What is Chemistry?
Our lives, like our world, are deeply connected to chemistry. Every interaction we have with the world involves an intricate series of chemical reactions and interactions in our bodies; what we see, hear, touch and taste are all the result of chemistry. As such, to understand chemistry is to begin to understand the world that we inhabit and the ways in which we inhabit it.
Chemistry has traditionally been divided into four main areas: Organic, Inorganic, Physical and Theoretical. However, increasingly, the boundaries of these distinctions have begun to overlap and blur which, in turn, broadens the horizons of what is possible and so facilitates new discoveries. For example, materials and biological chemistry are just two research areas in which the four disciplines of chemistry interact to produce new knowledge and understandings.
What qualifications do I need if I want to study Chemistry at University?
The qualifications needed to study Chemistry at University will depend upon whether you intend to apply for a straight Chemistry degree or whether you are applying for a Chemistry degree via a Natural Sciences course. Although you should always check the website of the University/ Department that you are applying to, generally, you will need to have studied Chemistry to the highest level of your country’s education system (for example at A Level) and you will often also need evidence of Mathematic ability.
What kind of skills will I gain if I study Chemistry?
A Chemistry Degree will provide you with many different skills: besides a detailed understanding of the chemical world around us, you can expect to develop many other skills that can be applied in a wide variety of different professions, such as:
• The ability to work independently and collaboratively
• Time-management, including planning and meeting deadlines
• Analytical skills
• Practical chemistry techniques
• Computational skills
• Mathematical expertise
• Research proficiency (usually Masters Level only), including use of academic literature
What kind of career will I have if I study Chemistry?
There is no set career path for a Chemistry graduate; people who have studied Chemistry follow careers in many different sectors. Many students continue their education and complete more specialised degrees within further education such as MRes, MPhil or PhD in Chemistry. However, many other students choose to go into non-research based careers implementing their diverse skills learnt through their studies; careers ranging from teaching, publishing and consultancy through to roles in the pharmaceutical industry, the Government and the energy industry. In short, a Chemistry degree can open many doors.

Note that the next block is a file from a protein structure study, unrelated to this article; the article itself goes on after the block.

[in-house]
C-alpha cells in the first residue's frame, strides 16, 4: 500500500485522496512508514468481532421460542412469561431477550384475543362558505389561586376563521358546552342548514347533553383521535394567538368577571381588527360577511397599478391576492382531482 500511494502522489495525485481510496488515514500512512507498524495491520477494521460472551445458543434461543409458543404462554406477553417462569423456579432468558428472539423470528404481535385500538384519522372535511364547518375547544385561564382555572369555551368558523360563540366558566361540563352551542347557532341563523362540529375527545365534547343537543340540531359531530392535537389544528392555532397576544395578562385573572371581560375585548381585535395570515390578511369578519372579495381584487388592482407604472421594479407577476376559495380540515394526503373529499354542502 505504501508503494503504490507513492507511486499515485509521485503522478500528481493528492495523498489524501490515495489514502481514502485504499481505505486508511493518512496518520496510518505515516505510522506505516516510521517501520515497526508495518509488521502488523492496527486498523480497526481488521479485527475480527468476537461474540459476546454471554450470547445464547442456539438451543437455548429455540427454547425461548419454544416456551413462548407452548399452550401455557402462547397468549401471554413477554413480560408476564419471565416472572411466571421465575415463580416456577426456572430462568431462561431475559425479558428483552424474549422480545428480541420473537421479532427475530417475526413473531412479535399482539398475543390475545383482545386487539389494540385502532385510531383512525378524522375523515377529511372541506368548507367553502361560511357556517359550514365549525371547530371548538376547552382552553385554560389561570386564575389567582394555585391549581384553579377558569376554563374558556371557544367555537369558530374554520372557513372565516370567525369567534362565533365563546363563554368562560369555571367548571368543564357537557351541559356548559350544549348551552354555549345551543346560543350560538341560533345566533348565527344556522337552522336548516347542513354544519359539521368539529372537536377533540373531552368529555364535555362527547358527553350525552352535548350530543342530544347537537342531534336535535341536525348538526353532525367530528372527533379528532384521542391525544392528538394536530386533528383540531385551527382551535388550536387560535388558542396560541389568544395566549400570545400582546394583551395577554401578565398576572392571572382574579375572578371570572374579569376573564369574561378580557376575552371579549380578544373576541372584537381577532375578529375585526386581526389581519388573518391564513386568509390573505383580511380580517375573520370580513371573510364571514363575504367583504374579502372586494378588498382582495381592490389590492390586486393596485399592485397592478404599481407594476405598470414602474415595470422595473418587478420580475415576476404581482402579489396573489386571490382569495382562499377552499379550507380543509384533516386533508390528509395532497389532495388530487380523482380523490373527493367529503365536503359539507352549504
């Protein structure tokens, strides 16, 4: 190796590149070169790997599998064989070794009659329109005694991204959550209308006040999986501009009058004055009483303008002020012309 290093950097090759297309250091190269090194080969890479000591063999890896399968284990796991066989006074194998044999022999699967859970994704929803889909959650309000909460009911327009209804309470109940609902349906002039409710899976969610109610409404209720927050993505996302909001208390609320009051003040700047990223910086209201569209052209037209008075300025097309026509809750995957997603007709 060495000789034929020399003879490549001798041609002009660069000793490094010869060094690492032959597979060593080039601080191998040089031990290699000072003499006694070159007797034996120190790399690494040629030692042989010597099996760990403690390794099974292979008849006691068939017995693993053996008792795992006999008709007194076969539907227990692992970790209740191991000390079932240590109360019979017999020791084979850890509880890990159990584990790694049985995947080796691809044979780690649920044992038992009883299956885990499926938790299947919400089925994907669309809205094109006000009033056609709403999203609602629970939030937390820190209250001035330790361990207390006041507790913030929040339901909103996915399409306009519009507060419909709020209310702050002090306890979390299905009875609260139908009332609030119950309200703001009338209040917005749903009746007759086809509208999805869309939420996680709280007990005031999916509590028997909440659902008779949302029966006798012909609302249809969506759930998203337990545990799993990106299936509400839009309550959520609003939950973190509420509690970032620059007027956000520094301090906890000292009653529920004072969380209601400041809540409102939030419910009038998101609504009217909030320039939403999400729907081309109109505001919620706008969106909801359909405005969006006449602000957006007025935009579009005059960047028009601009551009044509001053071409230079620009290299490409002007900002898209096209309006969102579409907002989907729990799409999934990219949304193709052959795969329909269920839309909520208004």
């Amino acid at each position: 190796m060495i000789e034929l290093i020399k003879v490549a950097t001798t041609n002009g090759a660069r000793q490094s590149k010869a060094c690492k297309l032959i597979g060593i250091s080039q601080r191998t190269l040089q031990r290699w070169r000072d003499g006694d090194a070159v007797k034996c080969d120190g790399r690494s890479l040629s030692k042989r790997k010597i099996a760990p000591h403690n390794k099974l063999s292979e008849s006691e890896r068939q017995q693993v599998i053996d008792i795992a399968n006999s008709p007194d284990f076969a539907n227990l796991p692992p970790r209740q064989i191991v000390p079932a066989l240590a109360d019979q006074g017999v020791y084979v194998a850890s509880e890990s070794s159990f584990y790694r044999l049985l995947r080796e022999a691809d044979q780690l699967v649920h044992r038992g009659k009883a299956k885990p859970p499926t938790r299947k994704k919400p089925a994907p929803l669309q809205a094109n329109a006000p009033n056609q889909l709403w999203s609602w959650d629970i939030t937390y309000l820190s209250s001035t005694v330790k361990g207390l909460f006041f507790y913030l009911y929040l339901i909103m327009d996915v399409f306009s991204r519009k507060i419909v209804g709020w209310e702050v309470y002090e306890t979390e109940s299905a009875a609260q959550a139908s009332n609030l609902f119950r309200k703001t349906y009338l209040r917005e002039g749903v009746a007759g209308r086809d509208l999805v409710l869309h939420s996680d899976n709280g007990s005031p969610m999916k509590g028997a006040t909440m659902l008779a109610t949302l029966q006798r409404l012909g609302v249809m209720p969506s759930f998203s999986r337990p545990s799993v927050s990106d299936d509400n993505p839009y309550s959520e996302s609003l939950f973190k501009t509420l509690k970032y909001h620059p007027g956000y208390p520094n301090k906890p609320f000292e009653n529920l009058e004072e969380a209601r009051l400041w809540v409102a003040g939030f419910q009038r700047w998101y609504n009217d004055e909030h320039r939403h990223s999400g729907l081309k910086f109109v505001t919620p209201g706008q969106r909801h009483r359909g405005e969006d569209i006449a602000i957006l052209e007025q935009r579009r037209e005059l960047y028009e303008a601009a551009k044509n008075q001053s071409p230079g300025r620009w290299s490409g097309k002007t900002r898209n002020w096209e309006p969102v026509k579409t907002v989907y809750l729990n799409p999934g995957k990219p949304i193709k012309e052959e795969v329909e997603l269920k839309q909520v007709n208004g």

This topic aims to introduce you to the fascinating technique of separation and purification of compounds. You will learn how interactions between molecules help with the separation, and understand its importance in chemistry and forensic science.
Although many of you will not have come across the word “chirality” or “chiral” you are more likely to know a definition of isomerism.
In these activities, we hope you will learn a bit about the historical context of pharmacology, how the effects of drugs are found and how they can be combined to be used as therapies for diseases.
Many important things happen at scales so small and fast that we cannot see them with our own eyes or even with a conventional microscope.
Organometallic compounds are, probably unsurprisingly to you, most strictly defined as any complex in which there is a bond between a carbon atom (or functionality) and a metal atom. Given the multitude of different metals in the periodic table and the variety of different functional groups that carbon is found in, you can probably imagine how many of different types of organometallic complexes exist.
Spectroscopy is a group of analytical techniques used by organic chemists in order to determine what structure an organic molecule has. In each form of spectroscopy, a molecule interacts with a form of electromagnetic radiation to give a readout allowing information to be gleaned regarding the molecule’s structure.
In this resource, we will cover infrared spectroscopy.
Nuclear Magnetic Resonance (NMR) is a technique used in Chemistry and Biochemistry to give information about the structure of molecules.
For many decades, scientists have been interested to find ways and means of harnessing the energy from the sun. Solar cells – often referred to as photovoltaic (PV) cells – provide a very attractive way to convert solar energy directly into electricity without affecting the environment.
In this topic we are going to think about colours; why they come about and what factors can affect the colour we observe.
In this topic we are going to look in more detail at the connection between atoms in certain types of compound, covalent compounds.
In this topic we look at aromatic structures and compounds.
In this topic we will investigate catalysts, their effect on reactions, the different types of catalysis that occur and specific examples of these.
The production, synthesis and development of pharmaceuticals are a key application of chemistry.